Norwegian pilots: ‘Enough’s enough’

Bookmark and Share

Mediation was getting underway on Thursday between Norwegian Air and around 700 of its Scandinavian pilots who claim their willingness to go out on strike this weekend is high. The airline’s management is demanding cuts in their pensions, pay and insurance benefits after losses tied to Norwegian’s intercontinental expansion.

Negotiations froze between management and pilots at Norwegian Air thisi winter, leading to the mediation now aimed at averting a strike this weekend. PHOTO: Oslo Lufthavn AS /Espen Solli

Negotiations froze between management and pilots at Norwegian Air thisi winter, leading to the mediation now aimed at averting a strike this weekend. PHOTO: Oslo Lufthavn AS /Espen Solli

Members of the Norwegian Pilot Union who are employed in the airline’s subsidiary Norwegian Air Norway (NAN) have been negotiating with Norwegian Air’s management for months. The two sides have failed to reach agreement, leading to the sessions starting Thursday with state mediator Nils Dalseide.

If they fail to come to terms by midnight Friday, the union will pull 70 of its pilots off the job from Saturday morning during the first phase of a strike that would severely disrupt Norwegian flight schedules.

“We have come to a point where enough’s enough,” pilot Morten Strandås told Norwegian Broadcasting (NRK) Thursday morning. He said he had faith that a settlement was possible through mediation, “but we have no possibility to work under the terms they have set for us.”

Bankruptcy fears loom
Airline management has already resorted to using much cheaper Asian and other non-Scandinavian pilots and crews hired through crewing agencies for its recent route expansion. The company claims its Scandinavian pilots who were part of founding the airline just over a decade ago have become far too expensive and that their costs must be reduced.

The pilots fear that Norwegian Air will declare the company unit in which they’re officially employed, NAN, bankrupt and try to replace them with pilots from overseas crewing agencies. Union leader Halvor Vatnar told newspaper Dagens Næringsliv (DN) that the pilots are mostly fighting for a permanent collective bargaining agreement with Norwegian Air’s parent company, Norwegian Air Shuttle. “The parent company is our real employer,” Vatnar told DN. “This is really a ‘to be or not to be’ issue for pilots with collective protection. The airline can’t simply get rid of us without shutting down its routes for good.”

Anne-Sissel Skånvik, communications director for Norway, wouldn’t comment on whether bankruptcy looms over NAN if the pilots strike this weekend. “We don’t want to enter into mediation on that note,” Skånvik told DN. “The goal is to continue to be a strong airline with our pilots as part of the team. If we don’t reach our goals in mediation, the situation will be extremely serious, not just for the pilots but also for the entire company.”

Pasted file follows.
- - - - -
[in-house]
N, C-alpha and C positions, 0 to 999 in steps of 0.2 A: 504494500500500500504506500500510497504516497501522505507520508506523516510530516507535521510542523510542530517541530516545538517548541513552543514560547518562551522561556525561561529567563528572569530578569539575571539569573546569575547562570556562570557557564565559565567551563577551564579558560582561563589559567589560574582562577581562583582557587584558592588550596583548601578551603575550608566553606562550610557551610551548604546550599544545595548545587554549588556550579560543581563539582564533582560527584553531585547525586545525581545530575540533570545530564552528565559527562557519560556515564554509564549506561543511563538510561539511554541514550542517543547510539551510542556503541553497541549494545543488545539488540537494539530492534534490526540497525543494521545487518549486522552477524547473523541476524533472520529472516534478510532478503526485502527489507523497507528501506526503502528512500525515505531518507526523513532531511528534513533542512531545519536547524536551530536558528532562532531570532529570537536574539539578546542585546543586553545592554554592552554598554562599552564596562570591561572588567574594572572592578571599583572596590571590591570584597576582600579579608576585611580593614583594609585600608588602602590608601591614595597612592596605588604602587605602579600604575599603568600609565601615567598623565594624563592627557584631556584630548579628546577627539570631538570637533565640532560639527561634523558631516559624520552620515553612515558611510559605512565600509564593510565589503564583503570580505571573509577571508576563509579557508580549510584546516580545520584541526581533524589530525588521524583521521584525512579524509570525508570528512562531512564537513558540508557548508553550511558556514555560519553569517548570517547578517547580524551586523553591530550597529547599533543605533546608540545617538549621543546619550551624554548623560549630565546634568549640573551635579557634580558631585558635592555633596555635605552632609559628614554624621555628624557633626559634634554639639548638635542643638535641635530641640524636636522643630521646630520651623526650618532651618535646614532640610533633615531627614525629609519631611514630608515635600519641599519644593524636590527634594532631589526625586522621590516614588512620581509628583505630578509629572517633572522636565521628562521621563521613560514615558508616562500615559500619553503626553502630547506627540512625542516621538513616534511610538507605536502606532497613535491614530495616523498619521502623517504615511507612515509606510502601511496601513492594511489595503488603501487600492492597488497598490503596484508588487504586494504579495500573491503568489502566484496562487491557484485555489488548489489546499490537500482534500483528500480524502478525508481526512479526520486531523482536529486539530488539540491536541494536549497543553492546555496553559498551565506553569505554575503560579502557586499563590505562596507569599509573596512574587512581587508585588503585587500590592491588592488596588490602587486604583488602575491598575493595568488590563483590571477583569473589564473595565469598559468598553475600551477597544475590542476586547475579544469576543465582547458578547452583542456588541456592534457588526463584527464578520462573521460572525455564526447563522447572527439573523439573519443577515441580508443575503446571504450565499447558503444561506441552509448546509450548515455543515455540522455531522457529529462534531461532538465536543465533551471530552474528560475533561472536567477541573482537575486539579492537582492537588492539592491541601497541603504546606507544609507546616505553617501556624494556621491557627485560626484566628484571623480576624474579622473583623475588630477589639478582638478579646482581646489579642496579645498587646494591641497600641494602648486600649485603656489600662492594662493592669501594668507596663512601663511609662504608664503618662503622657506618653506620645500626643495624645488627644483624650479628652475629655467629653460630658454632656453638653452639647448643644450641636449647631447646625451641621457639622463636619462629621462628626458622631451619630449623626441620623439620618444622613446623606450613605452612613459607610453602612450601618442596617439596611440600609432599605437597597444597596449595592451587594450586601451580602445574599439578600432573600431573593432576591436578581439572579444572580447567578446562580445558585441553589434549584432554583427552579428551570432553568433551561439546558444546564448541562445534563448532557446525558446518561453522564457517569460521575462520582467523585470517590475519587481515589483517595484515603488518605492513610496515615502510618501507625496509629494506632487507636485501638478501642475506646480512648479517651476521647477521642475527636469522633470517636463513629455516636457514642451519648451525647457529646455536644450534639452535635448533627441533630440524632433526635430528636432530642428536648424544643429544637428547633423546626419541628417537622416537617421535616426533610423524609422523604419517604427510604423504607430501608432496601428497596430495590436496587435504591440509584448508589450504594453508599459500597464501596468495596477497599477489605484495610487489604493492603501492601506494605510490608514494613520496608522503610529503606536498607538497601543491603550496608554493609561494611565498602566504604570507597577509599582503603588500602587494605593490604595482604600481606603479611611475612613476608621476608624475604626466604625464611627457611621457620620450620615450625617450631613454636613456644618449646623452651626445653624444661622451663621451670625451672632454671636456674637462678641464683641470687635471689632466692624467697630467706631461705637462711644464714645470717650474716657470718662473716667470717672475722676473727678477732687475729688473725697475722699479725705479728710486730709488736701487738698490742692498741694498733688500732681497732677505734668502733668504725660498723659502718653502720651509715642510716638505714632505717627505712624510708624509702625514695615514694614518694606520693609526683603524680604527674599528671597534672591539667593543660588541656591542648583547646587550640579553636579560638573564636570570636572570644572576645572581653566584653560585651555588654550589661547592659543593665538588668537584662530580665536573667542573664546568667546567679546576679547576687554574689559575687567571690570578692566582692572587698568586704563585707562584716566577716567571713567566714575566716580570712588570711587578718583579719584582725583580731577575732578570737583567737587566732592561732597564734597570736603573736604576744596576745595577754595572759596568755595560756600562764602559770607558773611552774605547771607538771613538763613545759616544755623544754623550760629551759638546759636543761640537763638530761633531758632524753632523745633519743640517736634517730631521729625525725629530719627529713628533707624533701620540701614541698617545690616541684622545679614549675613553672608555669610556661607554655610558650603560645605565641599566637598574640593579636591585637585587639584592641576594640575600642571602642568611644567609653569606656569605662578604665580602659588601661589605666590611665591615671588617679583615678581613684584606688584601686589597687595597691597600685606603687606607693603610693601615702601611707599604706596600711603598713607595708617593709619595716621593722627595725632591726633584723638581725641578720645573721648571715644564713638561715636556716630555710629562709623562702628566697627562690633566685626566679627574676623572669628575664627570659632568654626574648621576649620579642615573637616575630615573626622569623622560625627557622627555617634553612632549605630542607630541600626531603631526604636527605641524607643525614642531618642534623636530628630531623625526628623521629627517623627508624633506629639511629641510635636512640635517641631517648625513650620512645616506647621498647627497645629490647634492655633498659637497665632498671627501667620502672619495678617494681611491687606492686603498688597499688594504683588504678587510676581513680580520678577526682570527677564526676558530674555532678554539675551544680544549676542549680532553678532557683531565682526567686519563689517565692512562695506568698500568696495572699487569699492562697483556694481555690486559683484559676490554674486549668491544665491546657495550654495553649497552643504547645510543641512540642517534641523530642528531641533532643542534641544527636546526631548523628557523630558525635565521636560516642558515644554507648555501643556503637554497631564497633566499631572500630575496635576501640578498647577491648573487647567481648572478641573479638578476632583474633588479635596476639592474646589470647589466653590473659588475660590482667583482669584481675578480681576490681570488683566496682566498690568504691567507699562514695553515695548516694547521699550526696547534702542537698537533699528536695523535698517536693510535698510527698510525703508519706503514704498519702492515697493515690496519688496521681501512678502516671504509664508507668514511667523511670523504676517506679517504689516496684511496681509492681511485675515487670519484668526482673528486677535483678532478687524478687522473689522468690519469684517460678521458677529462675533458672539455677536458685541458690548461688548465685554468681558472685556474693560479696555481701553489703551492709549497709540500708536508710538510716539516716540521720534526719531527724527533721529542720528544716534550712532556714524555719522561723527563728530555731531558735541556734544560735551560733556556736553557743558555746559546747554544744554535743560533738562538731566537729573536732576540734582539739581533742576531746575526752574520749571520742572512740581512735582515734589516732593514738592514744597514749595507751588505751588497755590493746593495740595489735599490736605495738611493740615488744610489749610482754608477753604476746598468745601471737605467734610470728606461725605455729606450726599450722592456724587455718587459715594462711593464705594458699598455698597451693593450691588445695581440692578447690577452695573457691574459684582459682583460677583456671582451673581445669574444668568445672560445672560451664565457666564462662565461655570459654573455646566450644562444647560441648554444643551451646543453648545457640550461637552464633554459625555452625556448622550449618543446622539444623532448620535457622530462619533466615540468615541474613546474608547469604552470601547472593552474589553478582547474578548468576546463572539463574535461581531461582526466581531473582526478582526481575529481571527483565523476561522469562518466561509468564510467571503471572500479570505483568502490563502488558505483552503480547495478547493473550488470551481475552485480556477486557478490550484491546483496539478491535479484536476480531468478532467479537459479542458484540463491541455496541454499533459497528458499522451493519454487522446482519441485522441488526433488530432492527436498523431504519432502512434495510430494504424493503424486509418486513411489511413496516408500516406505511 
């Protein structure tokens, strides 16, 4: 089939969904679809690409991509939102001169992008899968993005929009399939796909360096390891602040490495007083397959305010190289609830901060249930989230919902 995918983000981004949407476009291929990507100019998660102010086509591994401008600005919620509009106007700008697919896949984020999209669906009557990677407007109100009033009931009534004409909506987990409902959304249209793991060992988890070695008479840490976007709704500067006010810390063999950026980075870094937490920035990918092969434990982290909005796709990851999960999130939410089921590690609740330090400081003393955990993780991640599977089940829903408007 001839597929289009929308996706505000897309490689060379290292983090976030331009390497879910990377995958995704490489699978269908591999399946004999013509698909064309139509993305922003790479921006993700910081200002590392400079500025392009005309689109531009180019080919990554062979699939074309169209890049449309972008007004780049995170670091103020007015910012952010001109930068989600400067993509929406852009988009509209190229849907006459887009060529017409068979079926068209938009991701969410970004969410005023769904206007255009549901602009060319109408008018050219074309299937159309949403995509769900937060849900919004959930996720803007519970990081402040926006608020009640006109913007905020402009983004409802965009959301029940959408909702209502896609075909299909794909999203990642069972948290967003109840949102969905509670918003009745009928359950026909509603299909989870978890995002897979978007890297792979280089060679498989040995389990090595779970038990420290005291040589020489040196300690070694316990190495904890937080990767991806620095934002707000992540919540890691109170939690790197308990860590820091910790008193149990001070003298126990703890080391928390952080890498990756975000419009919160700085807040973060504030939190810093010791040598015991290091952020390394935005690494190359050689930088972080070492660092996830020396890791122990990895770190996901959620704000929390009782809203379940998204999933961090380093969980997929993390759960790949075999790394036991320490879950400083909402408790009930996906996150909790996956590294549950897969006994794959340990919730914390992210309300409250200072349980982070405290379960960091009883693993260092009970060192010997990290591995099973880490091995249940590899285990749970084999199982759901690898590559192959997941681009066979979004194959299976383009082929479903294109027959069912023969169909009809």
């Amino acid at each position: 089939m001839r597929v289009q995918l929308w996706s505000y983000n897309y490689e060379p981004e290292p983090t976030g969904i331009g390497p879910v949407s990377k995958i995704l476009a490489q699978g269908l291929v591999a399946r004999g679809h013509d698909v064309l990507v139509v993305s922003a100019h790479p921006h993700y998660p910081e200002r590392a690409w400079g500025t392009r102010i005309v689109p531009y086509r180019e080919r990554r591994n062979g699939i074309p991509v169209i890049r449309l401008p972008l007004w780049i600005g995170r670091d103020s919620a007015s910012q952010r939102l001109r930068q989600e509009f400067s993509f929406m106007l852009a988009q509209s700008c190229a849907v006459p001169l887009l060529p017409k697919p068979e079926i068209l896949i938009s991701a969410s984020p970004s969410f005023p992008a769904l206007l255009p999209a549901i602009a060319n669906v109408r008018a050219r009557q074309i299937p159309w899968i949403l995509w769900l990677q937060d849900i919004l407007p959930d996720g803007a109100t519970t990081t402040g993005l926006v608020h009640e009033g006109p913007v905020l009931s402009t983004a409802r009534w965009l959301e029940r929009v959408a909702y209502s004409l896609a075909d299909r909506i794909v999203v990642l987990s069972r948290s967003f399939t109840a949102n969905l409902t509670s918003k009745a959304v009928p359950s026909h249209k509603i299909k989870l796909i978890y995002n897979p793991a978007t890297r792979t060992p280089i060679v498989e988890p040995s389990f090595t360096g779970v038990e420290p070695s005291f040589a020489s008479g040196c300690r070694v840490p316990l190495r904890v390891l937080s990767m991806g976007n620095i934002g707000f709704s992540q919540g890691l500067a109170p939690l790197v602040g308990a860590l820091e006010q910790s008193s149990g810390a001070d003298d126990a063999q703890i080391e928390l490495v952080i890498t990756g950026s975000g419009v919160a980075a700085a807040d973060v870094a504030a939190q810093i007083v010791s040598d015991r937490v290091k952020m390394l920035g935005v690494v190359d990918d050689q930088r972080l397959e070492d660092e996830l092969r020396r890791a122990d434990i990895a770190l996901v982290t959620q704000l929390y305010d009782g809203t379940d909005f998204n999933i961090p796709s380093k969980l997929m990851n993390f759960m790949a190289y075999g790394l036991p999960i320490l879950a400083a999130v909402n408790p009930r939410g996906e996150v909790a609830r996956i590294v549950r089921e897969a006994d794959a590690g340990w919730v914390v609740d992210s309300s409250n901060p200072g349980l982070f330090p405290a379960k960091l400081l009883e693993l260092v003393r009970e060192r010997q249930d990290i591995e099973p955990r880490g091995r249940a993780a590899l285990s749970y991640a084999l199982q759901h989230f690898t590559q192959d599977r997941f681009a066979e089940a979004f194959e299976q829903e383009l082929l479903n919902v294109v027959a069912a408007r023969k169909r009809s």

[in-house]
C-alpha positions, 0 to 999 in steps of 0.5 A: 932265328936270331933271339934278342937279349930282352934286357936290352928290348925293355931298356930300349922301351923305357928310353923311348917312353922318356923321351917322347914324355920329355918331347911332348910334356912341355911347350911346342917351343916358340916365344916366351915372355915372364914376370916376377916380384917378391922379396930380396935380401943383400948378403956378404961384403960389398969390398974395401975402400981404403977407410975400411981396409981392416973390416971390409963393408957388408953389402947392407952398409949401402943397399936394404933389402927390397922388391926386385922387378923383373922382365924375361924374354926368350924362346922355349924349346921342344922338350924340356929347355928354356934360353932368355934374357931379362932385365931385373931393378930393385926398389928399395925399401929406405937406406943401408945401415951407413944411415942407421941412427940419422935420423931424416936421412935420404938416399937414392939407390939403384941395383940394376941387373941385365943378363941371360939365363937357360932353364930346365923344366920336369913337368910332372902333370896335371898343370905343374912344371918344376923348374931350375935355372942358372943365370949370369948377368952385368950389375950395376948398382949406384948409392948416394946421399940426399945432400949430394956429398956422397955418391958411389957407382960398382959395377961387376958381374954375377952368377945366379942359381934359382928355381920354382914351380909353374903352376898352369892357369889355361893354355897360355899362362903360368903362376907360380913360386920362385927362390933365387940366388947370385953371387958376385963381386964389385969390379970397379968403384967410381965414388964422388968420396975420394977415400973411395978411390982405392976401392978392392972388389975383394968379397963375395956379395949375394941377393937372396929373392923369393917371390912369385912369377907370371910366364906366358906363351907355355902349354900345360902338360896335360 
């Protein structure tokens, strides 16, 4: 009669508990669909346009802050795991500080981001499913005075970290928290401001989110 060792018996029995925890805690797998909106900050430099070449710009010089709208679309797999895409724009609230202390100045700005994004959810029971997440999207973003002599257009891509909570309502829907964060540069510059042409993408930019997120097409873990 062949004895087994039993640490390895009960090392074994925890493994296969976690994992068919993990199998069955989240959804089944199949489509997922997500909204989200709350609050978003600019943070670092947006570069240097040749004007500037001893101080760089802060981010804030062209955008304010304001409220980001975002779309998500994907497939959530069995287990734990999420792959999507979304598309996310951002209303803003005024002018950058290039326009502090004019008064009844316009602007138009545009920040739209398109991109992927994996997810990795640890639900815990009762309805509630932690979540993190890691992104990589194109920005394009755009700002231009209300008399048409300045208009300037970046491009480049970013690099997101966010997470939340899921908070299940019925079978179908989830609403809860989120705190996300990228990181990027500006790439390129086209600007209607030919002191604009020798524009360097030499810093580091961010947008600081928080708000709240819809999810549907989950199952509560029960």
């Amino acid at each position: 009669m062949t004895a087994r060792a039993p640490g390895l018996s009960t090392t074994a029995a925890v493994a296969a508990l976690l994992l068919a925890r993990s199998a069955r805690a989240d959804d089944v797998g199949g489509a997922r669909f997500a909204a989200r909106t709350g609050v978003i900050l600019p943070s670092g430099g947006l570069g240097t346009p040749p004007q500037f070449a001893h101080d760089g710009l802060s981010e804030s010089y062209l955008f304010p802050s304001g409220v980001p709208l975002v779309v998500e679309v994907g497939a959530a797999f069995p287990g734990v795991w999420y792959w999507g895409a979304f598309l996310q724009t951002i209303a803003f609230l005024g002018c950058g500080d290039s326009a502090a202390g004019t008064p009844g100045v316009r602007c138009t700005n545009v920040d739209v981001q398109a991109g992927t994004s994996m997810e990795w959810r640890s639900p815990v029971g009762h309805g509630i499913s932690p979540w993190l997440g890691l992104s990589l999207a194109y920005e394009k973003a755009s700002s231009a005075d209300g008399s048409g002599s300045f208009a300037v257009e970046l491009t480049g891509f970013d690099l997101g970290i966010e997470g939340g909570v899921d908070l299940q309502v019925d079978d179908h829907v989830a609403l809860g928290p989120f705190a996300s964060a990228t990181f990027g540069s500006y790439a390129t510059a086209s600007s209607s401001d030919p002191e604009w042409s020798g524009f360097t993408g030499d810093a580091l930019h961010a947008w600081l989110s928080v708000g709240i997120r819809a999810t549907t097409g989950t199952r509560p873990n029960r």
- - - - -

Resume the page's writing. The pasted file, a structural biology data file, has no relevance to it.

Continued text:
The union’s labour federation Parat claims the pilots would have priority for any and all jobs transferred to another entity if NAN is declared bankrupt. “And then they can also demand a collective bargaining agreement with that new employer,” Christen Horn Johannessen, a lawyer for Parat, told DN.

Confidence crash
Norwegian had been a profitable and high-flying upstart airline that posed new competition for arch-rival SAS as it literally spread its wings around Europe, offering lower fares with new aircraft and mostly Scandinavian crews. Its entry into the intercontinental market in 2013, however, ended up causing major problems and expense because of technical troubles with its new Boeing 787 Dreamliners. The airline that had prided itself on good service and reliability was suddenly accused of offering anything but, with passengers furious and its employees feeling betrayed over Norwegian’s decision to operate the intercontinental routes with Asian crews who were paid a fraction of what their Scandinavian colleagues earned.

The airline’s once-popular boss Bjørn Kjos has since been on the defensive while he also grapples with European and US regulations that threaten his use of the cheaper crews on new flights to the US. Management and staff have lost confidence in each other and the airline’s woes were recently topped off by a pre-tax loss of NOK 1.6 billion, mostly because of extraordinary costs tied to the troublesome intercontinental expansion.

“I’m still optimistic (that a settlement can be reached),” Vatnar of the pilot’s union told DN. “But it seems like Bjørn Kjos is still trying to conquer the world without having his soldiers on board.” Kjos deferred comments to Skånvik.

newsinenglish.no/Nina Berglund